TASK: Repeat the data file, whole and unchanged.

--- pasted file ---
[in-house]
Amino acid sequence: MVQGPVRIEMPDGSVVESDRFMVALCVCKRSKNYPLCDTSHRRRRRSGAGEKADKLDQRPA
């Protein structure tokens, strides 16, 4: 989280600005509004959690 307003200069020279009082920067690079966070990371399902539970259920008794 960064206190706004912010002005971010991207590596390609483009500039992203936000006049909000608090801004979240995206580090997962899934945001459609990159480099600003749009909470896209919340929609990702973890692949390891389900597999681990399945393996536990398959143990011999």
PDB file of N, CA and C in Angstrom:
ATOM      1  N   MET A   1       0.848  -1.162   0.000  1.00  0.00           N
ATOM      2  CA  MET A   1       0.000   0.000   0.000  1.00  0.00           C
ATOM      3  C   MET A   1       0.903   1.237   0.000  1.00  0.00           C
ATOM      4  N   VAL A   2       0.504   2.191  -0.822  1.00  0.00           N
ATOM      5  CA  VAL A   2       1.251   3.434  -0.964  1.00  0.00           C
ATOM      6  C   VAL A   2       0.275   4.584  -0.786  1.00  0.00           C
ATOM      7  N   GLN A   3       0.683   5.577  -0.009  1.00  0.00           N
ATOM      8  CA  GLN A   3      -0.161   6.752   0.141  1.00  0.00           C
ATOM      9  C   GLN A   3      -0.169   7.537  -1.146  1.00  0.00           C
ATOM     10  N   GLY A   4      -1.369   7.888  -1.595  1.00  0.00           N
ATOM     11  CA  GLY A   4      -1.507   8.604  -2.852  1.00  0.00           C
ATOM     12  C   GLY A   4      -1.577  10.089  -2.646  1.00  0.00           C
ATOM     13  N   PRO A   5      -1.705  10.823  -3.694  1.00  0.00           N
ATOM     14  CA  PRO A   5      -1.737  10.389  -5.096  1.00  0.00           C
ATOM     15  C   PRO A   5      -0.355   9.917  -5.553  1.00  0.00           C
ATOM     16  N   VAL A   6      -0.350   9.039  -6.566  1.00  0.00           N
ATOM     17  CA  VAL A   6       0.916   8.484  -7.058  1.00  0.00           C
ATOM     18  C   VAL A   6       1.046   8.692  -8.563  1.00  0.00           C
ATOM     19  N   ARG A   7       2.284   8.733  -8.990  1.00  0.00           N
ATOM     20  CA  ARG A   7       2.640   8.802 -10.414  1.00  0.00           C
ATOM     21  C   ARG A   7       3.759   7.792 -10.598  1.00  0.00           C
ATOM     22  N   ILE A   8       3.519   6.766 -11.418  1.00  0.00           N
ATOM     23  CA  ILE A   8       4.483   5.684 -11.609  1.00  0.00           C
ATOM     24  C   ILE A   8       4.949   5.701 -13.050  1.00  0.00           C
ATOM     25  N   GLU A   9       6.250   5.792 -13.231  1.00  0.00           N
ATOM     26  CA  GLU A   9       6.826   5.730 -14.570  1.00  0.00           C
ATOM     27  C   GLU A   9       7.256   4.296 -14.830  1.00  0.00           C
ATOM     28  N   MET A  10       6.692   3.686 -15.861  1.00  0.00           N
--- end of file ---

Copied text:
[in-house]
Amino acid sequence: MVQGPVRIEMPDGSVVESDRFMVALCVCKRSKNYPLCDTSHRRRRRSGAGEKADKLDQRPA
């Protein structure tokens, strides 16, 4: 989280600005509004959690 307003200069020279009082920067690079966070990371399902539970259920008794 960064206190706004912010002005971010991207590596390609483009500039992203936000006049909000608090801004979240995206580090997962899934945001459609990159480099600003749009909470896209919340929609990702973890692949390891389900597999681990399945393996536990398959143990011999």
PDB file of N, CA and C in Angstrom:
ATOM      1  N   MET A   1       0.848  -1.162   0.000  1.00  0.00           N
ATOM      2  CA  MET A   1       0.000   0.000   0.000  1.00  0.00           C
ATOM      3  C   MET A   1       0.903   1.237   0.000  1.00  0.00           C
ATOM      4  N   VAL A   2       0.504   2.191  -0.822  1.00  0.00           N
ATOM      5  CA  VAL A   2       1.251   3.434  -0.964  1.00  0.00           C
ATOM      6  C   VAL A   2       0.275   4.584  -0.786  1.00  0.00           C
ATOM      7  N   GLN A   3       0.683   5.577  -0.009  1.00  0.00           N
ATOM      8  CA  GLN A   3      -0.161   6.752   0.141  1.00  0.00           C
ATOM      9  C   GLN A   3      -0.169   7.537  -1.146  1.00  0.00           C
ATOM     10  N   GLY A   4      -1.369   7.888  -1.595  1.00  0.00           N
ATOM     11  CA  GLY A   4      -1.507   8.604  -2.852  1.00  0.00           C
ATOM     12  C   GLY A   4      -1.577  10.089  -2.646  1.00  0.00           C
ATOM     13  N   PRO A   5      -1.705  10.823  -3.694  1.00  0.00           N
ATOM     14  CA  PRO A   5      -1.737  10.389  -5.096  1.00  0.00           C
ATOM     15  C   PRO A   5      -0.355   9.917  -5.553  1.00  0.00           C
ATOM     16  N   VAL A   6      -0.350   9.039  -6.566  1.00  0.00           N
ATOM     17  CA  VAL A   6       0.916   8.484  -7.058  1.00  0.00           C
ATOM     18  C   VAL A   6       1.046   8.692  -8.563  1.00  0.00           C
ATOM     19  N   ARG A   7       2.284   8.733  -8.990  1.00  0.00           N
ATOM     20  CA  ARG A   7       2.640   8.802 -10.414  1.00  0.00           C
ATOM     21  C   ARG A   7       3.759   7.792 -10.598  1.00  0.00           C
ATOM     22  N   ILE A   8       3.519   6.766 -11.418  1.00  0.00           N
ATOM     23  CA  ILE A   8       4.483   5.684 -11.609  1.00  0.00           C
ATOM     24  C   ILE A   8       4.949   5.701 -13.050  1.00  0.00           C
ATOM     25  N   GLU A   9       6.250   5.792 -13.231  1.00  0.00           N
ATOM     26  CA  GLU A   9       6.826   5.730 -14.570  1.00  0.00           C
ATOM     27  C   GLU A   9       7.256   4.296 -14.830  1.00  0.00           C
ATOM     28  N   MET A  10       6.692   3.686 -15.861  1.00  0.00           N